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Leaving Your Day Job: Creating a Solid Exit Strategy in Order to Pursue Your Coaching Practice
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Leaving Your Day Job: Creating a Solid Exit Strategy in Order to Pursue Your Coaching Practice

When Hurricane Sandy slammed into the east coast, I wasn’t prepared for the chaos she would throw my life into. It had never crossed my mind that I’d end up unemployed (for an entire year!) because of Mother Nature. Making the decision to invest in coach training was so difficult. I had lost my home and my job, but I forced myself to let go of the fear for just a minute, so that I could envision my future.

I haven’t looked back since.

But the experience has taught me to give this piece of advice to anyone who’s scared of the prospect of leaving a comfortable, stable job: Nothing is certain, and true stability is found when you’re equipped to lead your own way.

With that said, I want to get one important limitation out of the way before I dive into the steps that will move you closer toward making a living as a professional coach:

You don’t have to quit your day job.

There’s no need to say goodbye before you’re ready to. In fact, I encourage you to build a strong foundation first, so you can have a healthy, successful transition out of your 9-5 (if that’s your goal). I’ve even talked to students who feel more fulfilled in their current position after they experience, first-hand, how the tools and techniques they learn during their coach training can resolve conflict and restore positive energy in their workplace.

Side note: If you think you need to leave your job in order to have the time to pursue coach training, it’s time to reset. Over 90% of iPEC students are working full-time when they enroll in our program. Our training is structured specifically for professionals who work during the week and can be tailored to fit any schedule, even a non-traditional one.

With that said, here’s the key to establishing solid footing before changing careers:

The Three Steps to Saying “Sayonara”

1. Clarify who you are as a coach.

When starting a coaching practice, it’s especially important to build your reputation as a specific type of coach. It establishes your authority (what you’re known for) and also helps to attract the exact people you want to work with. Your message will resonate more clearly and on a deeper level than if you attempt to market yourself to everyone.

You may be uncertain about the type of coach you want to be—Executive? Professional or Personal? Relationship, Life, or Wellness? That’s OK. Explore the paths that call to you right now. Your life experiences and personal knowledge will shape your coaching style and specialization (which may even change over time). The important thing to know, right now, is that you need to narrow down your niche before you hand in your notice.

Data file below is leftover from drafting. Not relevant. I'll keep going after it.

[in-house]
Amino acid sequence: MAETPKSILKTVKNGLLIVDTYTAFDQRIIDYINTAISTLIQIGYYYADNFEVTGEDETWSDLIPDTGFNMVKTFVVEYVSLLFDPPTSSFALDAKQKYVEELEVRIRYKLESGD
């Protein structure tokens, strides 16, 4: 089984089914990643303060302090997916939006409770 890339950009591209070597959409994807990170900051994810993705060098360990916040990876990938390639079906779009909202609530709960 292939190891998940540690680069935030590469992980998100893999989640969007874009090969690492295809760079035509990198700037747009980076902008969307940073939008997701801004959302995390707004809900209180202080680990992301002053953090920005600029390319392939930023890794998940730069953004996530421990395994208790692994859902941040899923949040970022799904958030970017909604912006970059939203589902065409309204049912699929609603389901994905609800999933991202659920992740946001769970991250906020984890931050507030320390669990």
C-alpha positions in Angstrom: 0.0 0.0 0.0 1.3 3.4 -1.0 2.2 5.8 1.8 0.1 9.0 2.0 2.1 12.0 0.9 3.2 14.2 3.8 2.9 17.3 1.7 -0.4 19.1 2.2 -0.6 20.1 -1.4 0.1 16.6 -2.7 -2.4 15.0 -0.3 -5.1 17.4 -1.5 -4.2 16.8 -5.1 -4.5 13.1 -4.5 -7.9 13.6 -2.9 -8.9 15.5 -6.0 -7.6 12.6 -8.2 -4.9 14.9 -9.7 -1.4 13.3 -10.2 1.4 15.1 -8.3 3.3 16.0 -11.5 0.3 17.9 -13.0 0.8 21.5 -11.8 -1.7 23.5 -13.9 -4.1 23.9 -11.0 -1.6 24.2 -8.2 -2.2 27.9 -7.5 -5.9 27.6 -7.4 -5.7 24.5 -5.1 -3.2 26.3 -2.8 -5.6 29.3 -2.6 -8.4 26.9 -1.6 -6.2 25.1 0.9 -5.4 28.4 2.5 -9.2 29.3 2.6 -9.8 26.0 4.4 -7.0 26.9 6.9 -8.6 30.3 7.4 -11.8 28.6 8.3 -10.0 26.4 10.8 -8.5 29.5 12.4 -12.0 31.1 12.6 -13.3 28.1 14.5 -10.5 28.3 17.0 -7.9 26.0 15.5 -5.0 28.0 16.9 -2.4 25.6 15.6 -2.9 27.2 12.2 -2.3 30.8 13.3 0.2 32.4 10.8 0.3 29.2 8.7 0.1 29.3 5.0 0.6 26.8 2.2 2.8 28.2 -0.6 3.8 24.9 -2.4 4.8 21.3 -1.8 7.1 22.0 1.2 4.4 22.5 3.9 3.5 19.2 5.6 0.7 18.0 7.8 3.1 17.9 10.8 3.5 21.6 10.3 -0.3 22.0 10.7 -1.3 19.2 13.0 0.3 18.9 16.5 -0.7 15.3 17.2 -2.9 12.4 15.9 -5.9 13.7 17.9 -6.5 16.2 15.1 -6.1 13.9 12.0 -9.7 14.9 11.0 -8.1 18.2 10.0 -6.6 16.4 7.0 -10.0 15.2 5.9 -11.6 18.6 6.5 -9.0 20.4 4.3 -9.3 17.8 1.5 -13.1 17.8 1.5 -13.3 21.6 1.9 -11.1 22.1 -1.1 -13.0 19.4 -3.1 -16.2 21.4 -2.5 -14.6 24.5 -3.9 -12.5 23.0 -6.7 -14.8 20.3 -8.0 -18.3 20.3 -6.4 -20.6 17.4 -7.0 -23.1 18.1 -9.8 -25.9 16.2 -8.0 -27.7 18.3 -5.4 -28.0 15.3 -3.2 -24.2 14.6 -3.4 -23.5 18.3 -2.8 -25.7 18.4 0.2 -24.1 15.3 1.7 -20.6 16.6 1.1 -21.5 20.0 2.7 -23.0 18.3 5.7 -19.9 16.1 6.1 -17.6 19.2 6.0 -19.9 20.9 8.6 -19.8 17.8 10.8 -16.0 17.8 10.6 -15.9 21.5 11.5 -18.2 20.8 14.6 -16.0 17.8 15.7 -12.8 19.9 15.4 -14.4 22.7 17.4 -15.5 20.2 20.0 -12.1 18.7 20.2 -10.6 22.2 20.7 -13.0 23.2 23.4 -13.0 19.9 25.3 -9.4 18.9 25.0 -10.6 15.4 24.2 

2. Build a strong and sustainable foundation for your practice.

What use is it to be certified as a coach if you aren’t taking steps to achieve your desired professional and financial success? Whether you have an established business or you’re looking to launch your first coaching practice, you should:

  • Set guidelines around what type of coach you are (and what type you aren’t) as well as the services you offer and your pricing structure.
  • Define who your target market is and how you’re going to find and attract them.

Don’t get carried away on this step. It’s easy to fall into “analysis paralysis” mode where you research, research, research, without taking meaningful action. The goal here isn’t to create a super fancy business plan for investors, it’s to simply answer the questions, “Who will I serve and how will I do it?”

3. Be empowered to make the decisions that move you forward.

Fear is the major reason why people wait so long to transition away from their day job. Once you realize that doing #1 and #2 above reduces the (often perceived) risks, you’ll feel more in control of your choices and your future. By knowing who you are, where you want to go, and who you want to help, it’s easier to hold yourself accountable. And, it’ll be much easier to set goals and make a plan for yourself with a clear vision.

Your exit strategy is entirely about building your confidence as a professional coach. When you set the intention and follow through with a plan, your transition from corporate employee to being your own boss will feel natural, easy, and right.

Business development support is an important piece of any coaching certification curriculum. Your training should not only give you the tools to be a better coach for your clients, it should also show you how to implement what you’ve learned in a way that will provide for your future. This is why we’re so happy to share that 85% of iPEC students have a paying client before they graduate.

If you’re ready to intentionally move forward with support and guidance, click here to schedule your one-on-one meeting with an iPEC Admissions Coach.

About Theresa Horezga, CPC

Turn Knowledge Into Power

Utilize constructive resources to inform and inspire every step of the journey toward your future as a coach.